Wednesday, April 30, 2008

The Fiction Class by Susan Breen

This is a novel where the main character, Arabella Hicks, teaches a fiction writing class to adults. She has been doing this for a number of years while she is also trying to finish her own novel. It is evident at the beginning of the book that she is a rather burnt-out and slightly bitter instructor without a lot of empathy for her students. Her worries are more about herself. After a student asks a question she has the following response: "She has the discouraging feeling that this woman is going to be getting her into trouble for the next ten weeks. She can almost picture the evaluation forms that the students will fill out at the end of the semester. Was the instructor receptive to new ideas?" (pgs 11-12) This does indicate the author’s familiarity with teaching and the idea that anything you say in class may come back at you on a student evaluation. Arabella’s feelings toward her students change dramatically over the course of the book and there is even a romantic entanglement.

The main reason that this becomes such a unique class for Arabella is that at the same time she is teaching she is also dealing with her ailing mother. Her mother is in a nursing home and Arabella feels tremendous guilt over that. She visits her every week right after her class. Her relationship with her mother includes equal amounts frustration and love. Initially, they spend a lot of time arguing. It seems that they have such a history that even a small, seemingly innocuous comment can cause a lot of hurt. Some of the history that they are dealing with includes the aftermath of Arabella’s deceased father’s long-term illness. They begin to argue less and talk more when Arabella starts discussing the class she is teaching.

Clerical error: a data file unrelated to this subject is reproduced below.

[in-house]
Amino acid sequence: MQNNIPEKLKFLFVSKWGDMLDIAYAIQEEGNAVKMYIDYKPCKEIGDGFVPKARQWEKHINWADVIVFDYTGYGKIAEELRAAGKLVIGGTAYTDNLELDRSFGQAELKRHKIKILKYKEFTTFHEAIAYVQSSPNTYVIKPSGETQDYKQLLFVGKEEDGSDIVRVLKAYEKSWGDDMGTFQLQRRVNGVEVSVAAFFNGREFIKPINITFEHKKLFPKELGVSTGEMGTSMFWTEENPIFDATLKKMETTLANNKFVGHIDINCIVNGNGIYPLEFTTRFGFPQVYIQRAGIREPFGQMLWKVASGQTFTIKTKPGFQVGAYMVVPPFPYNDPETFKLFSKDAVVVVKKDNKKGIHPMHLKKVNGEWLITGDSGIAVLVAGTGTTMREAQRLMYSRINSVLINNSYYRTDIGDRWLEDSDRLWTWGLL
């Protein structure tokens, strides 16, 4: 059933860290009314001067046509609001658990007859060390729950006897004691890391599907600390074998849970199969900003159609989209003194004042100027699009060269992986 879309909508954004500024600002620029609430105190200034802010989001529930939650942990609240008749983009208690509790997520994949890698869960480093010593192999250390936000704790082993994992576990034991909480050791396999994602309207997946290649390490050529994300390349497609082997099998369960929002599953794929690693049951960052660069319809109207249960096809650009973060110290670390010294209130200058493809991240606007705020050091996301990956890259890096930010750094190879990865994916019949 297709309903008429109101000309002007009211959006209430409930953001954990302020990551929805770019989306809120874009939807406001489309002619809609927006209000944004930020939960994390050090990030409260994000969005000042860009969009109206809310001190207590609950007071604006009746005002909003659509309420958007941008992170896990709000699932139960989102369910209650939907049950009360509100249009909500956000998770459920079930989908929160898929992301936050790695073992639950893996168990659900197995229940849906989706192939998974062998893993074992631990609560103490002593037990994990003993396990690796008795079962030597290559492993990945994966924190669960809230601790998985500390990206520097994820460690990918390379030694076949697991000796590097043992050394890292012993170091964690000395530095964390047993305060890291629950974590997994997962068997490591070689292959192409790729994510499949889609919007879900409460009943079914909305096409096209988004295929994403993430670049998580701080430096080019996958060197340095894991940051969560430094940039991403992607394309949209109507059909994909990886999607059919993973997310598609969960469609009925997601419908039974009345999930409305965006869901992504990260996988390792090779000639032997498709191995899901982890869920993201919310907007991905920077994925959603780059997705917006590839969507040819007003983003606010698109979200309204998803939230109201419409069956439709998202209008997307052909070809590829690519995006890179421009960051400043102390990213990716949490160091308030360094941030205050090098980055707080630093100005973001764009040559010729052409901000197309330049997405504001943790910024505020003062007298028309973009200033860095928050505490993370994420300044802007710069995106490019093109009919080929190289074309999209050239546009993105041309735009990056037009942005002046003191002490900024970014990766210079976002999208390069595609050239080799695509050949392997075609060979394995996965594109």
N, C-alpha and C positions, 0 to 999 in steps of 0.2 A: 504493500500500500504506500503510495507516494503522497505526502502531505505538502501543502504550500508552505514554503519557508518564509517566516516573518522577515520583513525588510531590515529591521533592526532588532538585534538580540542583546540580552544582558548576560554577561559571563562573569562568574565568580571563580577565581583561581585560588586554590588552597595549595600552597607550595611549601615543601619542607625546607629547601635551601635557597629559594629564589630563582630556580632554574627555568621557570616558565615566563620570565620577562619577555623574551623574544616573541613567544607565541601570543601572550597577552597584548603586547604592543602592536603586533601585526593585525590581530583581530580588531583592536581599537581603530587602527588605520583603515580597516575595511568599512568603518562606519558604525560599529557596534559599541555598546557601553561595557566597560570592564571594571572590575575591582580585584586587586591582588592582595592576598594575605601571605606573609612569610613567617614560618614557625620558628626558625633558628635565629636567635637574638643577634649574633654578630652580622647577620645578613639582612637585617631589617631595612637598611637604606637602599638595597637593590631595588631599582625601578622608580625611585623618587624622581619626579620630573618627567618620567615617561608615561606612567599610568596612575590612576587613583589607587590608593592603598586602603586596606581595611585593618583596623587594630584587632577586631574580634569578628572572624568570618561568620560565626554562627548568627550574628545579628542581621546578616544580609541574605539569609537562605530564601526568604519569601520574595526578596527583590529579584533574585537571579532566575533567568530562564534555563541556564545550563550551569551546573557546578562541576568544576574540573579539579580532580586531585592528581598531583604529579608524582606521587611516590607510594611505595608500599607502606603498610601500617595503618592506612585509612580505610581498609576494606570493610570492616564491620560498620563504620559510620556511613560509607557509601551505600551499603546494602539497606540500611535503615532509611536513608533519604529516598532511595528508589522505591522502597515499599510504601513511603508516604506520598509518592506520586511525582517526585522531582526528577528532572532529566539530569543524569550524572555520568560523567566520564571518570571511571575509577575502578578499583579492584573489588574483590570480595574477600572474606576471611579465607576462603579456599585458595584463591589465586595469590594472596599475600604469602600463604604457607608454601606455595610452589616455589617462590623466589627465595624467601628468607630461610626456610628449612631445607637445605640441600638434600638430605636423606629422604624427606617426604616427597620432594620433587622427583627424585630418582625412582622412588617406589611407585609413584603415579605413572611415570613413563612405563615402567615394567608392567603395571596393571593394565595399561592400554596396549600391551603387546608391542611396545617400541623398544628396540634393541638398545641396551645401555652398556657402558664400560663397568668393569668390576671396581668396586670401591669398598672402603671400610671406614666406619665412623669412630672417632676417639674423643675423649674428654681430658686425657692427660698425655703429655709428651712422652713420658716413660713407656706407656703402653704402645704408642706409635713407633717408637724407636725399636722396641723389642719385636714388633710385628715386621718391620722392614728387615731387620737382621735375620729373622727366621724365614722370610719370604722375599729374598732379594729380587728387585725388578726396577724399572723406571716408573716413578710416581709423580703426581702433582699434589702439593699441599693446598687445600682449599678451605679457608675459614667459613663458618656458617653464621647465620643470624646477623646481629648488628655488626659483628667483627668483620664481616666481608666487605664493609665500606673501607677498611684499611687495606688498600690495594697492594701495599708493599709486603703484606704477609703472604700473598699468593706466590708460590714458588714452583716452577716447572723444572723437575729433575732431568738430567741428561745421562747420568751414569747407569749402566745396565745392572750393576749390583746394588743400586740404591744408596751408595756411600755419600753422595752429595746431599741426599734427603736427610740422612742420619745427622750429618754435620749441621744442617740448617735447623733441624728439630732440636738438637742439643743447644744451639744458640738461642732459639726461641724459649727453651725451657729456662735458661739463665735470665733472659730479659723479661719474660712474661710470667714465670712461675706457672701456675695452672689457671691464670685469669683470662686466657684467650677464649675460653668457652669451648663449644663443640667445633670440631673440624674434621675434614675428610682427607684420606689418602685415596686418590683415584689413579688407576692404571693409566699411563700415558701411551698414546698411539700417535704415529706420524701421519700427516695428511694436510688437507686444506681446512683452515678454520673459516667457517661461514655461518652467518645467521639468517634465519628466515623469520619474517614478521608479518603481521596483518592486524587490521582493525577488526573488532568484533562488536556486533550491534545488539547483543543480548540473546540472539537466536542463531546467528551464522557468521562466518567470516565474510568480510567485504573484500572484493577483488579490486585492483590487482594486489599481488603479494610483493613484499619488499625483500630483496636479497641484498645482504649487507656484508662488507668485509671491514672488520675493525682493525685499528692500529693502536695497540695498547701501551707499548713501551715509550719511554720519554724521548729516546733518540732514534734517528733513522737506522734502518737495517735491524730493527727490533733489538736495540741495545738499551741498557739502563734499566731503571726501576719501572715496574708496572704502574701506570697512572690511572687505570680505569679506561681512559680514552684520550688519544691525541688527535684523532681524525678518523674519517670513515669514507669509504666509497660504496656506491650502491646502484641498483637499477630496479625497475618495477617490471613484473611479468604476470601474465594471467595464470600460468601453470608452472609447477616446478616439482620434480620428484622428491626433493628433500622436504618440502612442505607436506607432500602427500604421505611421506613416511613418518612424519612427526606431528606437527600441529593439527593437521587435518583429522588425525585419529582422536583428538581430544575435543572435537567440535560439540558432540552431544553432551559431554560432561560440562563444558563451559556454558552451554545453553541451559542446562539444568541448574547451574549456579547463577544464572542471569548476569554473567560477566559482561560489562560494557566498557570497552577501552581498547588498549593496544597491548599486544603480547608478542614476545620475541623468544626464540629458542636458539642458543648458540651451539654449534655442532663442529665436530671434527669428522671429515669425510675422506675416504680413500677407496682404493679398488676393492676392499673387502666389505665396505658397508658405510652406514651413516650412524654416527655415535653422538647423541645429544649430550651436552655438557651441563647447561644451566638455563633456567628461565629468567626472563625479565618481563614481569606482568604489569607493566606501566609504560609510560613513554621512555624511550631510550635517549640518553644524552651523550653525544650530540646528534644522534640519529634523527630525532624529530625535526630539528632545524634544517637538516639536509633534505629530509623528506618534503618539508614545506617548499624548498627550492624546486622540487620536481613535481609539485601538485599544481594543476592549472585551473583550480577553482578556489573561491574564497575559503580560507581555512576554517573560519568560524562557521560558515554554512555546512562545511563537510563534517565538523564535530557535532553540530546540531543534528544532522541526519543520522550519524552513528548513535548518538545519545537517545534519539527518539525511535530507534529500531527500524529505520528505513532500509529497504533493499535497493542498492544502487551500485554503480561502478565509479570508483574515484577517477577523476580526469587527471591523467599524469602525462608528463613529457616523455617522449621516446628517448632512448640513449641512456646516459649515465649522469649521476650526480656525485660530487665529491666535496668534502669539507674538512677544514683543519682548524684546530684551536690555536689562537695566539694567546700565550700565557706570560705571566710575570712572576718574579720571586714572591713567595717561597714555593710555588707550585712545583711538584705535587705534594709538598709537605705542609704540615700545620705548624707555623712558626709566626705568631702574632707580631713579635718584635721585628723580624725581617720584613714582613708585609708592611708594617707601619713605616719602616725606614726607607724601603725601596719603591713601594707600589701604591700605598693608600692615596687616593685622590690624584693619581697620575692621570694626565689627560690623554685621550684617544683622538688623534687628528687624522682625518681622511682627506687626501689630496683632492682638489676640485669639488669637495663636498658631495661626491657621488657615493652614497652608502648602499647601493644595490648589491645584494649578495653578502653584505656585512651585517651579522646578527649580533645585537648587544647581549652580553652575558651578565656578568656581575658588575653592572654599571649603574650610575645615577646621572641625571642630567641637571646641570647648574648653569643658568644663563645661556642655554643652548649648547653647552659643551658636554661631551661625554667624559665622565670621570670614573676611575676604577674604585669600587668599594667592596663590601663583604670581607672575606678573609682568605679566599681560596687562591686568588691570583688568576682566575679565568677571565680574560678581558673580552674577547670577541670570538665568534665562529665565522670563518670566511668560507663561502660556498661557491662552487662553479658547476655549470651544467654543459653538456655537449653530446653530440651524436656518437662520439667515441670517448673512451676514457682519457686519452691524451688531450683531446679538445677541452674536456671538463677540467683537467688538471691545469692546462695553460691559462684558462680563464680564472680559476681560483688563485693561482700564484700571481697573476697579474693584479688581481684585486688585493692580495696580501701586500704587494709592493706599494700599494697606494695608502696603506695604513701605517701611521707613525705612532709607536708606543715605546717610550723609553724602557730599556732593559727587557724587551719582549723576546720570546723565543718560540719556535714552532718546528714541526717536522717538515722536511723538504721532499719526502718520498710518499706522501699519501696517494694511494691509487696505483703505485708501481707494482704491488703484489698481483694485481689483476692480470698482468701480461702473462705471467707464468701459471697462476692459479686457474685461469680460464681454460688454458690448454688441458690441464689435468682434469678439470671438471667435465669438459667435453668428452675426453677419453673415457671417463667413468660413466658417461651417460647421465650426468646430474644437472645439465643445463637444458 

The book is set up in a unique way. There are chapters about Arabella’s life interspersed with chapters about the class she is teaching. In the chapters about the class you learn right along with the students. For example, the first class is about getting started and at the end of the chapter there is writing prompt to make a list of your obsessions. I thought this was a really neat writing prompt and so true that if you write about something you really know and have a passion for that will show. Arabella explains it this way, “Write about the thing that sets up a commotion in your mind, and you will find that words come flowing.” (pg 9) The writing prompts throughout the book are equally good. Also, included are chapters from a story that Arabella’s mother begins to write.

I enjoyed the book. Arabella’s teaching and her relations with her students deepened as she brought more of herself and her life into the class. I looked forward to each new class topic and the insight that the author gave. Arabella’s example of omniscient point-of-view in class four is very good. I found it harder to relate to Arabella and her interactions with her sick and elderly mother, but maybe that is because it is not a place I have been. This book does give some insight into dealing with nursing homes, guilt, and resolving issues with your mother. I think this book will appeal to anyone who likes to think about writing and the craft of writing, and people who are interested in end-of-life issues.

The Fiction Class by Susan Breen is currently on a blog book tour. Go to Blog Stop Book Tours to learn more about the author and what other bloggers have to say about The Fiction Class. This is the author’s debut novel and I hope to see more from her soon.

1 comment:

Doreen Orion said...

This book is next on my list to read and your review made me look forward to it even more. I love books like this where there is not only a great story, but also something to learn (and as a writer, as well as a baby boomer with aging parents, sounds like I'll learn alot).

Thank you!